generate excessive traffic. with an exposure rating of 7. delete files.3 Disruption A. Potential Solutions A solution in this case would be to implement a validation mechanism for any organization data entered by the users. However. NetWare Undelete: This Novell feature can be used to undelete a file erased by mistake. B. and even though a file was deleted. D.C. The network can efficiently limit the areas where user errors can happen. The network is considered to be moderately vulnerable (2) to users errors which would result in the unavailability of the organization data. Risk Using Table V. This could be a low cost solution if it is implemented with a new application. chocks. vulnerability level 3 and safeguard effectiveness of 2 (3:2). which is NOT ACCEPTABLE. type and spelling of entered data is accurate before it is saved.2. the cost could be moderate. fill-up server disk space.1. that the size.2. 3. Present Safeguards File ACL: In order to be an effective safeguard.2. This solution could reduce the vulnerability level from 3 to 2 while increasing the safeguard effectiveness from 2 to 3 resulting in a new risk measure of 2. mechanisms are in place to potentially recover the information lost. the ACLs must be configured correctly so that a user cannot delete a file for which he/she is not authorized.1 B. for example. etc. This mechanism would verify. inadvertent shut down. Weekly backups: Same as 3. Location of File Servers: Some file servers are located in open areas which make them vulnerable to coffee spills. the traffic generated by each user is not monitored to detect unusual 60 . Otherwise. a user could store data at an improper location on the network. etc. the risk is measured at high (5). Vulnerabilities Human Errors: For example. Computer Enclosures: All the computers used as file servers in the network are inclosed in a metal case.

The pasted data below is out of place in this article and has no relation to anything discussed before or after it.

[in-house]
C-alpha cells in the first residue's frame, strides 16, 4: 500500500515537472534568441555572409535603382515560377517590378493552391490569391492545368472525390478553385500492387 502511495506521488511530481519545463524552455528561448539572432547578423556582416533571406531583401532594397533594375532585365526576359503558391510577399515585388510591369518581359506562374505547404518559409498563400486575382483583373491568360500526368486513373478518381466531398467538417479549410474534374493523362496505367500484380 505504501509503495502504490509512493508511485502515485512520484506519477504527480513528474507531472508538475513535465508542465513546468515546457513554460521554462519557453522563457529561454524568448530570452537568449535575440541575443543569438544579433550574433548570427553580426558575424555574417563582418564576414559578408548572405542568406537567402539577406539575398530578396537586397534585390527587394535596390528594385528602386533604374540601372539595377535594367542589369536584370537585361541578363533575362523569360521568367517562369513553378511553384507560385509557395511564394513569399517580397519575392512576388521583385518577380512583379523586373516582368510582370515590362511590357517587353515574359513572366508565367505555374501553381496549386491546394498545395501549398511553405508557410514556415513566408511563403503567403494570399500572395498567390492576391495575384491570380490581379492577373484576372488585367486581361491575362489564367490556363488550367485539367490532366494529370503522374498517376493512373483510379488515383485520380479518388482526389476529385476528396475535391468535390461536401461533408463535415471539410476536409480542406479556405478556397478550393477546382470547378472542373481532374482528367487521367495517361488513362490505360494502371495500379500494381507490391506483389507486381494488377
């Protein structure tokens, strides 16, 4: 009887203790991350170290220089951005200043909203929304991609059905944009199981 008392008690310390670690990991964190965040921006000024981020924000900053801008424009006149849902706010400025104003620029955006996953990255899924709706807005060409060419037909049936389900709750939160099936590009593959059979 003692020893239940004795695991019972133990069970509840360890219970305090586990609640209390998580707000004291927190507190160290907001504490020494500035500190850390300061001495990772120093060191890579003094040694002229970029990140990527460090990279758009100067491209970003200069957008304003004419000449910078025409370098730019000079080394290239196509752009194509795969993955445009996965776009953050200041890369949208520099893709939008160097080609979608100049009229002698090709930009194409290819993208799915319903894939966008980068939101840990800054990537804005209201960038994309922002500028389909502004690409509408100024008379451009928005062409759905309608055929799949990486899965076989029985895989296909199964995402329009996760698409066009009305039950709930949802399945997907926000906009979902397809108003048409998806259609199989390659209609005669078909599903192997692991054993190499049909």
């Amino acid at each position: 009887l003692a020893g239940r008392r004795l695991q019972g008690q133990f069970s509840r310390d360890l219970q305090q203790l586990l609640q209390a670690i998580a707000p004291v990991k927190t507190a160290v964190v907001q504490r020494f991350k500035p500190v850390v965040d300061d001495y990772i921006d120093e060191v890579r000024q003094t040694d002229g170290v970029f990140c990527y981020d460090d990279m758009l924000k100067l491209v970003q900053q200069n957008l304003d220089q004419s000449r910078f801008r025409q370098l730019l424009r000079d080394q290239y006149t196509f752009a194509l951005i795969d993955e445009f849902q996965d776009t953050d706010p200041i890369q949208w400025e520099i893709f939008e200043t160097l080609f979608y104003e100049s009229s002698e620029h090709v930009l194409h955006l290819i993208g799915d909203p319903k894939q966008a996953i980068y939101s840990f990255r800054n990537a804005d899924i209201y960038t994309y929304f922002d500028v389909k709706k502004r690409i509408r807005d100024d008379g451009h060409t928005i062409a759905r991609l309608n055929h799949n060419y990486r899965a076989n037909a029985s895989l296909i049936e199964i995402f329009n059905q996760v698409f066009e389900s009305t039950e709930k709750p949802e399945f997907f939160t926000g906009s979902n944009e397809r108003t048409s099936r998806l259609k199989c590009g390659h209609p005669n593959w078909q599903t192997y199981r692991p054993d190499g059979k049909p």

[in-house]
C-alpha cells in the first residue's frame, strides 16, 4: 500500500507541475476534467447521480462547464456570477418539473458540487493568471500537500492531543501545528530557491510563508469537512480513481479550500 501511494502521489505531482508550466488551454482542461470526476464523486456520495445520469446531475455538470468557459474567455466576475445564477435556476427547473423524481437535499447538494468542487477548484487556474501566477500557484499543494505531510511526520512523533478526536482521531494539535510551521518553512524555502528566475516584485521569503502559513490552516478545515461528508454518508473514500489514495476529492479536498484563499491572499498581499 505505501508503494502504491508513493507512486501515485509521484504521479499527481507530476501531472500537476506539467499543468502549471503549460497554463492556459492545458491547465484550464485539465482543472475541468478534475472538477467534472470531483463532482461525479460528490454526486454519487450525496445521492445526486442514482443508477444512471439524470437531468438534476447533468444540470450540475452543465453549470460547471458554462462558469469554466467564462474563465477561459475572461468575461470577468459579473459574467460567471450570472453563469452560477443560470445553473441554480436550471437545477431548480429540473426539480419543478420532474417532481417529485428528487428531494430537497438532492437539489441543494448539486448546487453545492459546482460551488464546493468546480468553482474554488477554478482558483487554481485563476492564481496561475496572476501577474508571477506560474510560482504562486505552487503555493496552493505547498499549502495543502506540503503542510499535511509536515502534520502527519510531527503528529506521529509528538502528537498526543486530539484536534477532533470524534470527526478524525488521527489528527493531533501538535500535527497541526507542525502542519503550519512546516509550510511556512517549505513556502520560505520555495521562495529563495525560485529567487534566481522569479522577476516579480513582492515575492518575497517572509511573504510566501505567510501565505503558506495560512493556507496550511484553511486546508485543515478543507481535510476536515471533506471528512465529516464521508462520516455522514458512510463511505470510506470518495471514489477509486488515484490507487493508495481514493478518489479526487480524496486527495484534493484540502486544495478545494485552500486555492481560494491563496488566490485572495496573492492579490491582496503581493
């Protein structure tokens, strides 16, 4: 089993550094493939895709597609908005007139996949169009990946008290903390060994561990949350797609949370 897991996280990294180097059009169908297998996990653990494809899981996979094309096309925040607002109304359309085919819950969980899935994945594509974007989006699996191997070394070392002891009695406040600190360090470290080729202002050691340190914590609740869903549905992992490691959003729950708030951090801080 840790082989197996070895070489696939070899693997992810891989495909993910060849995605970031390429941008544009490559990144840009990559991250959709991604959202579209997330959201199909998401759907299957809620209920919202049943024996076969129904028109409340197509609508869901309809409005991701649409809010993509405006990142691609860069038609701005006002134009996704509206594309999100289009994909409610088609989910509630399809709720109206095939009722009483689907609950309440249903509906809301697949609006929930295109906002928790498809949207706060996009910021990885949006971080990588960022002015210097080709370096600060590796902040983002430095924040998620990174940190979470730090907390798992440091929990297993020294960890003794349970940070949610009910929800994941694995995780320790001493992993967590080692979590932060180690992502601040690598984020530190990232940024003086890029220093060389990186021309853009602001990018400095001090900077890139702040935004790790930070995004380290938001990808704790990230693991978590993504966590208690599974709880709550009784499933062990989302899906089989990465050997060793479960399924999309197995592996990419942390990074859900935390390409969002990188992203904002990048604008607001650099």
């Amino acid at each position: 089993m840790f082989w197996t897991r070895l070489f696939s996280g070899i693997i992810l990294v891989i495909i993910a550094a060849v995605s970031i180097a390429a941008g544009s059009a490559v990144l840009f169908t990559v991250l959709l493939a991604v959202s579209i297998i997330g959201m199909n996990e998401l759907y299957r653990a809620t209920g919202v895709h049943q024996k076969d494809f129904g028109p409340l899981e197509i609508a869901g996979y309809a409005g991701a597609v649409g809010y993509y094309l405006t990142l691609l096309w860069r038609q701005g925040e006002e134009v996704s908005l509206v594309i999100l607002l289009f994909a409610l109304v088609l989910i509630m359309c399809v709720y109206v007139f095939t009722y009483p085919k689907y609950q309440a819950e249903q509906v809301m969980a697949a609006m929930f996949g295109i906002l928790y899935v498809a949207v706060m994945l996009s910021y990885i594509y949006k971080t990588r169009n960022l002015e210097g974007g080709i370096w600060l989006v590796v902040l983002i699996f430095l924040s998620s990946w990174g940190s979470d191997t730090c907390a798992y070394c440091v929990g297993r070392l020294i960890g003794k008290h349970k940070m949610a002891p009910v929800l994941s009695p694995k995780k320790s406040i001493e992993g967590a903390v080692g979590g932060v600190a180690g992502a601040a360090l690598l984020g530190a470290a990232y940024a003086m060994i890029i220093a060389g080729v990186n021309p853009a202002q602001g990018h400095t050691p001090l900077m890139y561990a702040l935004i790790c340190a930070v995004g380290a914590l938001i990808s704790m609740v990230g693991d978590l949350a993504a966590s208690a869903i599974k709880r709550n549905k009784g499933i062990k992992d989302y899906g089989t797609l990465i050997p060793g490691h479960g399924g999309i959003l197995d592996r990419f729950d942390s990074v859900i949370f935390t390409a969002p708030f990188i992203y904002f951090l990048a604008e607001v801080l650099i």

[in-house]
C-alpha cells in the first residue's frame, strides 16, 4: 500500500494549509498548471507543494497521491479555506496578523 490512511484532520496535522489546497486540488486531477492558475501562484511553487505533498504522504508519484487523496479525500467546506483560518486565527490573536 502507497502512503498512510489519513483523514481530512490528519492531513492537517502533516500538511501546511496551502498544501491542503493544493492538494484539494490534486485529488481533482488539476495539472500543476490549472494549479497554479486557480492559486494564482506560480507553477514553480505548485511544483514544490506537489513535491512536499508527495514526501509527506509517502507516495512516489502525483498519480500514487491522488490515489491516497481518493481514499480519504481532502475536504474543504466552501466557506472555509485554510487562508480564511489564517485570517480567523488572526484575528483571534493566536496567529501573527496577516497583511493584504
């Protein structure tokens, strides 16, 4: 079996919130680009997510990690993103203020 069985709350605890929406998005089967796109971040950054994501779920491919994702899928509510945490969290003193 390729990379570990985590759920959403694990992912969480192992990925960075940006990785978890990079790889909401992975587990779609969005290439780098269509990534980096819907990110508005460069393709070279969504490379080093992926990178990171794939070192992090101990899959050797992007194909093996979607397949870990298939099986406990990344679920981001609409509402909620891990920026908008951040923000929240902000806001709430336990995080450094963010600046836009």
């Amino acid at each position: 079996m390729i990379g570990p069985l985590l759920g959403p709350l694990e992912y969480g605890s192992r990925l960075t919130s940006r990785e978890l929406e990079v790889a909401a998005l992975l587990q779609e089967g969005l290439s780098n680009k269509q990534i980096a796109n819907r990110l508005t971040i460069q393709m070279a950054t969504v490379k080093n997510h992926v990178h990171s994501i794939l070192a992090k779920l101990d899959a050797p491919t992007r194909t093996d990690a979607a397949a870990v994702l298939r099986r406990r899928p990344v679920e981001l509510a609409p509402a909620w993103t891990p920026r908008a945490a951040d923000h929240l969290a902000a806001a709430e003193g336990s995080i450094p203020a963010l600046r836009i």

with an exposure rating of 2. Auditing: Access to the organization is audited. Vulnerabilities The network users are human and thus human errors are expected. B. These safeguard are estimated to be highly effective (3). C.activity. The network is estimated to be moderately vulnerable (2) to user errors which would result in deceptive actions on the organization data. users are responsible for their acts on the network.2.3 Threat of Administrator Error resulting in: 3. These safeguards are estimated to be moderately efficient (2). vulnerability level 2 and safeguard effectiveness of 3 (2:3).2. Vulnerabilities Accuracy of network configuration and setting of parameters highly relies on the administrator's competency. vulnerability level 2 and safeguard effectiveness of 2 (2:2). Present Safeguards I&A: Every users must be identified and authenticated by the network before any access to network resources can be granted. C. etc.3. 61 . 3. the risk is measured at very low (1). based on I&A information. with an exposure rating of 2.2. Risk Using Table V. Procedures: Organization data shall not reside on a shared directory.2.4 Deceptive actions A. Risk Using Table V. the risk is measured at very low (1). Network resources are shared.1 Unauthorized Disclosure of Organization Data A. but would become highly efficient with improved backup procedures and contingency planning. 3.